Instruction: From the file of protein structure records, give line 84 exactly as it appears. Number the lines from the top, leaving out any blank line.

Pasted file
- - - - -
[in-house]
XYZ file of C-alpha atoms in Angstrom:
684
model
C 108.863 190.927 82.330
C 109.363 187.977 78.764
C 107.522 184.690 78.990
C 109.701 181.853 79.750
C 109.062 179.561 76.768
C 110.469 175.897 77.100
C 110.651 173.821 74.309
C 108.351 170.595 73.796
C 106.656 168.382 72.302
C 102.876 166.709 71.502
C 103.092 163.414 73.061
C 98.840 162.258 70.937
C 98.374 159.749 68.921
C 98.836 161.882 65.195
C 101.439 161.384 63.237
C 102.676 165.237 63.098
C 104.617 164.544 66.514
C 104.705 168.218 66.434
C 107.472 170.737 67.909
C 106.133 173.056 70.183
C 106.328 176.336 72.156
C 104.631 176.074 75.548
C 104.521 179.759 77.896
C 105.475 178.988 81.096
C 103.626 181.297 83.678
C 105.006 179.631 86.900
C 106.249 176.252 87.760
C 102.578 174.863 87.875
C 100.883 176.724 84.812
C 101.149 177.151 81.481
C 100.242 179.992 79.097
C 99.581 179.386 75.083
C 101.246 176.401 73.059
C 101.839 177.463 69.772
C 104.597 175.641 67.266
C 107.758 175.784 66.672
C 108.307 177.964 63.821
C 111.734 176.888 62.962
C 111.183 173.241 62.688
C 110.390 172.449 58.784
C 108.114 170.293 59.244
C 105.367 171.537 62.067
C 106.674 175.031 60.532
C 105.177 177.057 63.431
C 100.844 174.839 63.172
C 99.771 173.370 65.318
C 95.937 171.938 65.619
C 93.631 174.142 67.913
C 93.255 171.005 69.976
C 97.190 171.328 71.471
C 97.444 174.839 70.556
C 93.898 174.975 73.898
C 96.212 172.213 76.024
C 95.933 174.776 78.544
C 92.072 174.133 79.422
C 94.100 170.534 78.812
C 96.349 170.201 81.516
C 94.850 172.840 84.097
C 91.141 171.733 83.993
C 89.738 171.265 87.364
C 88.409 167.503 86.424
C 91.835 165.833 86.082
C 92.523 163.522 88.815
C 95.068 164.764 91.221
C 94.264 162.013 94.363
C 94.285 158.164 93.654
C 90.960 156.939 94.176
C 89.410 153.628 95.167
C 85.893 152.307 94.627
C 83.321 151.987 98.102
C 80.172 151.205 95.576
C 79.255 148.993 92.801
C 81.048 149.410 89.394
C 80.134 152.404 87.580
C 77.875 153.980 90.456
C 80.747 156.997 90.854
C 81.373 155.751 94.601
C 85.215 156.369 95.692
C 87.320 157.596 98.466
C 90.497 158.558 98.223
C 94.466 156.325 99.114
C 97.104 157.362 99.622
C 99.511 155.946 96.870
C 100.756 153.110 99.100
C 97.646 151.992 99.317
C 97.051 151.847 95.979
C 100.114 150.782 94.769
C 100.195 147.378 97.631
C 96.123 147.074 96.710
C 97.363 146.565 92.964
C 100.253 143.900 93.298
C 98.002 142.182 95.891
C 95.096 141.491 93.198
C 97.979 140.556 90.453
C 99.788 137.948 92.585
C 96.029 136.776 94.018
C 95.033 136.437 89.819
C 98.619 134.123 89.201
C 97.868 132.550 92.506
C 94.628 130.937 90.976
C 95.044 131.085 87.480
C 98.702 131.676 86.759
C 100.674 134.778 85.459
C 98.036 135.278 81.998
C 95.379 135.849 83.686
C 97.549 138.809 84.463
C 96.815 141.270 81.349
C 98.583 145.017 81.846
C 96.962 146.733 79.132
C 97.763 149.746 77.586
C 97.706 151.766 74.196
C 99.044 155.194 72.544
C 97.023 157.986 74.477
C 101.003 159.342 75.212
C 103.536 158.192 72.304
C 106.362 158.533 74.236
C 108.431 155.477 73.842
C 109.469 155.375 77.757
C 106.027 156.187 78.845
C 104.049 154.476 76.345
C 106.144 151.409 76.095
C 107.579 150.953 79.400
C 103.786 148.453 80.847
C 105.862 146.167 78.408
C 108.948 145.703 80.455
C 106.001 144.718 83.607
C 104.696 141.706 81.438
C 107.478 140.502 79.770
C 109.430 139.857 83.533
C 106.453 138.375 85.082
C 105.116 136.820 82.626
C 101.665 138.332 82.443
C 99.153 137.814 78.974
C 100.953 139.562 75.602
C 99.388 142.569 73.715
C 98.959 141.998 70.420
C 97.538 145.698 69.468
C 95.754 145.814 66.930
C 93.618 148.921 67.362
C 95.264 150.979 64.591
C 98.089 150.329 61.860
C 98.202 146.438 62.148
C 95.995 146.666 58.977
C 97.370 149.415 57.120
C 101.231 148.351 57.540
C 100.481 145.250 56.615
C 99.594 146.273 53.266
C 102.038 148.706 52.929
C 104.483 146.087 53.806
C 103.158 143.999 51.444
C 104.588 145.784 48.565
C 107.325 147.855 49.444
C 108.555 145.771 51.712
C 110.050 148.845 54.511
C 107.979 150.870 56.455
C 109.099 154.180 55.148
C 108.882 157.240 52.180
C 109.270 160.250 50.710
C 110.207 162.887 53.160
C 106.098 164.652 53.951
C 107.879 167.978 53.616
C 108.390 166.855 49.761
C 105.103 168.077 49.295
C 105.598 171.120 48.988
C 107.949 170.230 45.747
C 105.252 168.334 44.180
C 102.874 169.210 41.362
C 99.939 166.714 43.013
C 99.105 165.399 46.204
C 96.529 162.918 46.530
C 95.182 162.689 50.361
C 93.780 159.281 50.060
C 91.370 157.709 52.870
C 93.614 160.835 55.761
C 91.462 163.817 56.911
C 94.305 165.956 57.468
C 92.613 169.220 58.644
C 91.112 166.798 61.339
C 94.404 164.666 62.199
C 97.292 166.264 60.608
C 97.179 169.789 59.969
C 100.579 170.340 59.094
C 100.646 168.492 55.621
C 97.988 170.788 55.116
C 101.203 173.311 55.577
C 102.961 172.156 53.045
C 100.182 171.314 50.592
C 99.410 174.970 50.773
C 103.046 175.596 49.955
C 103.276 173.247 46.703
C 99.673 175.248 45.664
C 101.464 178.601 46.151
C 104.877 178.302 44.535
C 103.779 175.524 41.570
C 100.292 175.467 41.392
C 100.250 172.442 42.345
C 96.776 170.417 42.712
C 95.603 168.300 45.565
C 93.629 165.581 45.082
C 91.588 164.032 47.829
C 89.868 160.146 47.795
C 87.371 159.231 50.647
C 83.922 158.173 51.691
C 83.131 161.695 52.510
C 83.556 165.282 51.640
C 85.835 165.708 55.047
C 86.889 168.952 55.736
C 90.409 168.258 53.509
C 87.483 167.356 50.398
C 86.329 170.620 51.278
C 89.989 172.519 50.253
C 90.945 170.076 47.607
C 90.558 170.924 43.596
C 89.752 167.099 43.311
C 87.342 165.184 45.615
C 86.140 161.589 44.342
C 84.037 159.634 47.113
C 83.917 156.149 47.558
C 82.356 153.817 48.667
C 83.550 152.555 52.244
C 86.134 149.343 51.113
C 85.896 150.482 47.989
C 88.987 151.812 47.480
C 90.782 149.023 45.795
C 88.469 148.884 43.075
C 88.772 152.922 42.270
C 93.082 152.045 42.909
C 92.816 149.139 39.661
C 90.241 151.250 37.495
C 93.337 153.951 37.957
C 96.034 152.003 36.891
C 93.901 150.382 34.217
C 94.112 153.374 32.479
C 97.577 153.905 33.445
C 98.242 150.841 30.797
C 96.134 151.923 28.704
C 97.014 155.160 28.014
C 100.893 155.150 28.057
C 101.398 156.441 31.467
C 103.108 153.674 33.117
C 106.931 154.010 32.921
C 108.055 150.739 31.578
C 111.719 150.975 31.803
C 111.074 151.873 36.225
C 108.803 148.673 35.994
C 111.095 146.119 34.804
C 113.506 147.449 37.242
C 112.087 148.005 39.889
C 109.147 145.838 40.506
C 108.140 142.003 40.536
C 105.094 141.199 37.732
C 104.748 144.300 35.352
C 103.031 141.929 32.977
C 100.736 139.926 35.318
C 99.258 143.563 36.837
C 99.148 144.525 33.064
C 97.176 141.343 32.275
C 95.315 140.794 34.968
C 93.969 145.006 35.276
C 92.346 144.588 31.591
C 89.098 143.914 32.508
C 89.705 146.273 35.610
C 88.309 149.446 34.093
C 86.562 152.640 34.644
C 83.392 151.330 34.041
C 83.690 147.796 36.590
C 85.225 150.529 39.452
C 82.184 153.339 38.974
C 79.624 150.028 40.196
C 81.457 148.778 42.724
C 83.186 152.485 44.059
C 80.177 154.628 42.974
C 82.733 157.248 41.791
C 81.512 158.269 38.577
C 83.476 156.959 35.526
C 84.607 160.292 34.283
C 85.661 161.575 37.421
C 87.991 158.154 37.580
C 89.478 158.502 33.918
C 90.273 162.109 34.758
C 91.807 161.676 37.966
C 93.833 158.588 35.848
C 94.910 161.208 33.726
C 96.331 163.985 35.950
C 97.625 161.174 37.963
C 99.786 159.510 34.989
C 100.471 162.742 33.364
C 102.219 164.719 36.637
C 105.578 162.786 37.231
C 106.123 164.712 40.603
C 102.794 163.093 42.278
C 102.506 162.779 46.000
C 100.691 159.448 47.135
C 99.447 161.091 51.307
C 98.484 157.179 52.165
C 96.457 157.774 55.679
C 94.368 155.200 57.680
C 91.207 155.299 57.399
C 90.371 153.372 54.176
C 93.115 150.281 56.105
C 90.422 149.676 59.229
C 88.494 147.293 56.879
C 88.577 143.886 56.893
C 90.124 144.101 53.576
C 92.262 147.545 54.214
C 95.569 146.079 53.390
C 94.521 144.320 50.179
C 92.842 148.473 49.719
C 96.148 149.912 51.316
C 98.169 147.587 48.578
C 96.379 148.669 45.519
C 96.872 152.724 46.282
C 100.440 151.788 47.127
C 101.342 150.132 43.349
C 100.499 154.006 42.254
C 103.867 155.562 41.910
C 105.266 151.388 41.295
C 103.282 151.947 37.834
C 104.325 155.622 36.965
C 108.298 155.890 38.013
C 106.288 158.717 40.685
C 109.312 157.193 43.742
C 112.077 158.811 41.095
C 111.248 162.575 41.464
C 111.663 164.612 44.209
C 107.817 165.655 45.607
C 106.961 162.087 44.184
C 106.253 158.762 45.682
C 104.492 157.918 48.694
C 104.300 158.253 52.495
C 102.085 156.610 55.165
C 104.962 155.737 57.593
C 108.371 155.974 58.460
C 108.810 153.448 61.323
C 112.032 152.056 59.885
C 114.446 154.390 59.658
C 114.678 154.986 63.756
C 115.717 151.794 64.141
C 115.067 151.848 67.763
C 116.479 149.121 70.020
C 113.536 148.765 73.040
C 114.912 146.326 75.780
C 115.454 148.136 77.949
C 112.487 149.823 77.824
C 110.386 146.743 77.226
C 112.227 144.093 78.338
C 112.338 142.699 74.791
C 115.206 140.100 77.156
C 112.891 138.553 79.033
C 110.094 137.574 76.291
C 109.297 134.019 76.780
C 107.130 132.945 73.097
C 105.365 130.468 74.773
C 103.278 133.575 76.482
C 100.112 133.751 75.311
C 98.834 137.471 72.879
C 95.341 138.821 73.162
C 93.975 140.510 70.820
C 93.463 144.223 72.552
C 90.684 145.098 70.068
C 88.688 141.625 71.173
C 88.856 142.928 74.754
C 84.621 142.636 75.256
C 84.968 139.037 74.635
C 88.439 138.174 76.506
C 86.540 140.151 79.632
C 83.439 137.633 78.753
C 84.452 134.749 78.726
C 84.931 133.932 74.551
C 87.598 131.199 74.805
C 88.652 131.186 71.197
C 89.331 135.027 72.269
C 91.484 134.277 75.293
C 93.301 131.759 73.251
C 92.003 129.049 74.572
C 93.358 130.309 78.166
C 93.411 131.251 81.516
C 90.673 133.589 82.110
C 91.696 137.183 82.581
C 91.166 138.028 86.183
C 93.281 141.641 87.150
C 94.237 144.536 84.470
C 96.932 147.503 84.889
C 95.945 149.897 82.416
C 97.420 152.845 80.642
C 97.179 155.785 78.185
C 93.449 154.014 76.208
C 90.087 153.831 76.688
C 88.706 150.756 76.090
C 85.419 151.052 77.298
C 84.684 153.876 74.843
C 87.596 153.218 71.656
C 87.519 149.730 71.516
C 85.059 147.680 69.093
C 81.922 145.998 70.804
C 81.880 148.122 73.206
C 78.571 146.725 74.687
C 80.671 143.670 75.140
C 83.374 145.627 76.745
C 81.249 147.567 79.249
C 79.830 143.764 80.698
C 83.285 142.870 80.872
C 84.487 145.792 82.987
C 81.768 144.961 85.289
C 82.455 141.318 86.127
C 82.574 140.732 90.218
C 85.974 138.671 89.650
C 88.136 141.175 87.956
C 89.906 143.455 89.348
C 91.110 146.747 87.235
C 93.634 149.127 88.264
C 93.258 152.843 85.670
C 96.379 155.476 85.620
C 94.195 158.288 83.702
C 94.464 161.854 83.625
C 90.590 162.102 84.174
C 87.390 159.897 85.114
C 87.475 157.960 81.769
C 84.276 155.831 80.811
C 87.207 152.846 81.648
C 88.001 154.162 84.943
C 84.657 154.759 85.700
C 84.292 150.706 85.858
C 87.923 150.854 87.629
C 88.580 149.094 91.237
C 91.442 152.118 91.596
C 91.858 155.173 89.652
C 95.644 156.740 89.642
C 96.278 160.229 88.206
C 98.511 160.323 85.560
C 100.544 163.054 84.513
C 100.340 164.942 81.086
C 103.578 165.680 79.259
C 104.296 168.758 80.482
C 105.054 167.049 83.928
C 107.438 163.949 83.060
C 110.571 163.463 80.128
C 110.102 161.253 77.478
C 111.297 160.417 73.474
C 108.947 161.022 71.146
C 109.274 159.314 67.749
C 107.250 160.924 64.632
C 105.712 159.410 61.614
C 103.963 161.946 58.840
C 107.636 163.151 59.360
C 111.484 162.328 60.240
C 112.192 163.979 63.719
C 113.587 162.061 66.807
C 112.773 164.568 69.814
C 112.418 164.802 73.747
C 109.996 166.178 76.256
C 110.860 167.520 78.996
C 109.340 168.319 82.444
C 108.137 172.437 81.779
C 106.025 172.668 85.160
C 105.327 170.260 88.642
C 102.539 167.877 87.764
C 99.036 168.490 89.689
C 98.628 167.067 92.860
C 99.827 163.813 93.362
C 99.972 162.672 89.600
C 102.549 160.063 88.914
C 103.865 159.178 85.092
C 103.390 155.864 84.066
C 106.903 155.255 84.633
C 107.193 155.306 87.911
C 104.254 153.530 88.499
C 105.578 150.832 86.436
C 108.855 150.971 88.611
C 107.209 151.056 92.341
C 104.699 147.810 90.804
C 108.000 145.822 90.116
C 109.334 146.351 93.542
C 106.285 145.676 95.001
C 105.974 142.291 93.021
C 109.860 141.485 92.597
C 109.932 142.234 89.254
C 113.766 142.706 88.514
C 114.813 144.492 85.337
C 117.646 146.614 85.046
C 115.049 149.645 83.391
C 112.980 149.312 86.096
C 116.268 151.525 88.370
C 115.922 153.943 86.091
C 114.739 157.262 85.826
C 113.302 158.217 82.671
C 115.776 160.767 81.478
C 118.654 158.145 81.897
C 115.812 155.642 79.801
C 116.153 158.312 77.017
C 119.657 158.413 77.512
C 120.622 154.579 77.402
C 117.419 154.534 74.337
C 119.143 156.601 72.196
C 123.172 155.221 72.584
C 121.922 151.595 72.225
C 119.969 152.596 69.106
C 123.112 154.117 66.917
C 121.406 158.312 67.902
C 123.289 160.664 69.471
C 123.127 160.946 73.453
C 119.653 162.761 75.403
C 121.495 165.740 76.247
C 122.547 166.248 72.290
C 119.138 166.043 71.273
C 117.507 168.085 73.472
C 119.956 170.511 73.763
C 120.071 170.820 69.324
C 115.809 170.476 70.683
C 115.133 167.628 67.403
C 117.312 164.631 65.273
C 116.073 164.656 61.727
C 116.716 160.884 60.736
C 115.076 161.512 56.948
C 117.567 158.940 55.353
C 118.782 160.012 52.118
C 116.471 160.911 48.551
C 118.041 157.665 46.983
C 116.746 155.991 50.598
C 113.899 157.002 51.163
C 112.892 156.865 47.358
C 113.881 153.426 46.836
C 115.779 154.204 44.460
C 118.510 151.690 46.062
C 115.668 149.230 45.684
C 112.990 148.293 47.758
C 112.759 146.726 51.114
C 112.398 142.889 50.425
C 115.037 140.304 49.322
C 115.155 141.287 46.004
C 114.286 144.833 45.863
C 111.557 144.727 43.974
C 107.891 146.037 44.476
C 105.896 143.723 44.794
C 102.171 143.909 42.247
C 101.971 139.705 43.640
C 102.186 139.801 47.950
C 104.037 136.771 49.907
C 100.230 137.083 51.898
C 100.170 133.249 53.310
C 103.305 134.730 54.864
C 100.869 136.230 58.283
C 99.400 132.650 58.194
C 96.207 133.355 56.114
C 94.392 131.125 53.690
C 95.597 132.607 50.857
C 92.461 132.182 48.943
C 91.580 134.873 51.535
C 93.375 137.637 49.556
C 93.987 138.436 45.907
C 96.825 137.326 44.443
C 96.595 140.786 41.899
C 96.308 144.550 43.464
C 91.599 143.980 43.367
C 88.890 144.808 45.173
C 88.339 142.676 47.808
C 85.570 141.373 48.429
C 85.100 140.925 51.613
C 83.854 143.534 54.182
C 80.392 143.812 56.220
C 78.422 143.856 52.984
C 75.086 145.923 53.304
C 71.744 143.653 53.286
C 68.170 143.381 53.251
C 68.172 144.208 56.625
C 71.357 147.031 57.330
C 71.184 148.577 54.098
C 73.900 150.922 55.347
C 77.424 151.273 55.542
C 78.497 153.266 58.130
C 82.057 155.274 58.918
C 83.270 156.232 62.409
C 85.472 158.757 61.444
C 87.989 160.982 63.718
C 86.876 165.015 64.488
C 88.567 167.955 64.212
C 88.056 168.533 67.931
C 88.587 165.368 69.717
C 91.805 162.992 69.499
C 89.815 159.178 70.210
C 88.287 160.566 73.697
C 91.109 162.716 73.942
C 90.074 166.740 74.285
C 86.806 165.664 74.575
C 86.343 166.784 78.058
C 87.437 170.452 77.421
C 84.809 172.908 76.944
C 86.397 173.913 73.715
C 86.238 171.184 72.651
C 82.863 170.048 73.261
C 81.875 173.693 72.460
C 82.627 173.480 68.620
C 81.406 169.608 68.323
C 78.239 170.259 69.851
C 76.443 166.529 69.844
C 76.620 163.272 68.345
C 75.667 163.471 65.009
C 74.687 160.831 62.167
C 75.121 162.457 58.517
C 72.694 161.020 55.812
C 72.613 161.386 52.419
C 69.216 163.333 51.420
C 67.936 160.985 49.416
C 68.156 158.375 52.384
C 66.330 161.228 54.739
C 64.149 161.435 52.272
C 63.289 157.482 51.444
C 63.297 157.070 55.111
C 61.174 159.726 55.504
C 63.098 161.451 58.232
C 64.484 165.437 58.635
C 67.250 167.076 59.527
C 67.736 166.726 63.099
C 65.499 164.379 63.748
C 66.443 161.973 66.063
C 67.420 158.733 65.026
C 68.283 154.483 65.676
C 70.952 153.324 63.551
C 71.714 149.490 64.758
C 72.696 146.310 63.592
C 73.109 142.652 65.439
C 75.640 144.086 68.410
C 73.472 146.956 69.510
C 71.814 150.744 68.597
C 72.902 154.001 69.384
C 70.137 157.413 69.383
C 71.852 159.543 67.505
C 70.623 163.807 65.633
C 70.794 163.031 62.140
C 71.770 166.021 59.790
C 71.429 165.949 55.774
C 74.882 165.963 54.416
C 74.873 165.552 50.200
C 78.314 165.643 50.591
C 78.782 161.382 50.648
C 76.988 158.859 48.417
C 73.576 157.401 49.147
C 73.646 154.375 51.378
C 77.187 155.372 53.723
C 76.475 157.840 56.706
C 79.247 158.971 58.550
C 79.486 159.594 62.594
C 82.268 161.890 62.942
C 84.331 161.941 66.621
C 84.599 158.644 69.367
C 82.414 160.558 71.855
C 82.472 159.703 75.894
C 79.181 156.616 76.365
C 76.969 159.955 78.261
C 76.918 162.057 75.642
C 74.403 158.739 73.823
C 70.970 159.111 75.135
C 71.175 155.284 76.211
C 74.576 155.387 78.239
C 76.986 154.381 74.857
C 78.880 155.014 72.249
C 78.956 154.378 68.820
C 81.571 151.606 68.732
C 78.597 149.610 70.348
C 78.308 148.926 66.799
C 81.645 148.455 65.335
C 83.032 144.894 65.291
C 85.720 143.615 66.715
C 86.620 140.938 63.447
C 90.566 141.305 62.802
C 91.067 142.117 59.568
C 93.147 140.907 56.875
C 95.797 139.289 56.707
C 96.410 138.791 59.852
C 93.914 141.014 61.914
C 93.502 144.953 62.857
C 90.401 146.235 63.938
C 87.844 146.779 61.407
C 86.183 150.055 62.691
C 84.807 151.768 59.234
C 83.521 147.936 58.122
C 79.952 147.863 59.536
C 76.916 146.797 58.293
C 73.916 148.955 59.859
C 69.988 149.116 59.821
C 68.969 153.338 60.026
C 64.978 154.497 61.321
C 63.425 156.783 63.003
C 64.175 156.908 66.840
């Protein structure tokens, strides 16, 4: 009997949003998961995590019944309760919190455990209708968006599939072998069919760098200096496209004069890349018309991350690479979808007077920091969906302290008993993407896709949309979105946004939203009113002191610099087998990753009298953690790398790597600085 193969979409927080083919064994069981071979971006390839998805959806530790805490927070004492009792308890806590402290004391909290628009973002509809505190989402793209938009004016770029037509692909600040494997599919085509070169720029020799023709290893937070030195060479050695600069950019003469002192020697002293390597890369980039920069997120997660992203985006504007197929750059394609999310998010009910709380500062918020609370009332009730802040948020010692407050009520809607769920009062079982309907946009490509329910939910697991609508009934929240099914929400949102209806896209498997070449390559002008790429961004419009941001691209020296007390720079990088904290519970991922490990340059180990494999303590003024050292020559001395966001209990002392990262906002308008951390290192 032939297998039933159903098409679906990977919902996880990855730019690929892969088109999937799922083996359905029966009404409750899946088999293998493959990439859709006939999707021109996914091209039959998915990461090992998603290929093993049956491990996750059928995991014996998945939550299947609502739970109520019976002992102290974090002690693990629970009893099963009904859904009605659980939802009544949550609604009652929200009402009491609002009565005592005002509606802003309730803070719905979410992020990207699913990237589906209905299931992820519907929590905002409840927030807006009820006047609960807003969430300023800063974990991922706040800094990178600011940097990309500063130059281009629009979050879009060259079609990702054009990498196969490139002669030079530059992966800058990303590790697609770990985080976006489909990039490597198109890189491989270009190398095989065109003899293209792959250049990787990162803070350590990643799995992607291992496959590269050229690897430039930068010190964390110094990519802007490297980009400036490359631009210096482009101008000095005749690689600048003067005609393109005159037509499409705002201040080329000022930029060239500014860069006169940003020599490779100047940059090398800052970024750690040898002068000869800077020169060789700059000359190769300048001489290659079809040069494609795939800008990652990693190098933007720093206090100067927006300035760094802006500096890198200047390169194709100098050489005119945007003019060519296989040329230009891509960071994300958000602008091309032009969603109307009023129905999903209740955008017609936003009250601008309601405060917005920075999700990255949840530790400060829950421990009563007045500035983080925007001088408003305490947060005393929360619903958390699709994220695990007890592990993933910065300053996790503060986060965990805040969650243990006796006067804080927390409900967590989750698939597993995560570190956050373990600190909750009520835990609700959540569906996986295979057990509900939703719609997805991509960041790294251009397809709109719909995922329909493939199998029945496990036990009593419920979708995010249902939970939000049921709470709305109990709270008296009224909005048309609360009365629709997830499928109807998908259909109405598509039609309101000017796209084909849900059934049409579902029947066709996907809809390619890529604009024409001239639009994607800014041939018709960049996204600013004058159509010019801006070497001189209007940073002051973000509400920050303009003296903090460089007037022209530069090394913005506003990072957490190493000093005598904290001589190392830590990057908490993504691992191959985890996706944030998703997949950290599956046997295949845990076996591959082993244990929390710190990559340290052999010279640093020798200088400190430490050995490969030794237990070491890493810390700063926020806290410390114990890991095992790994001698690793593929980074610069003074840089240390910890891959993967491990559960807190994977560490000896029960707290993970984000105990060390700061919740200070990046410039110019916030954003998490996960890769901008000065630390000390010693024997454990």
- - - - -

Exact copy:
C 90.497 158.558 98.223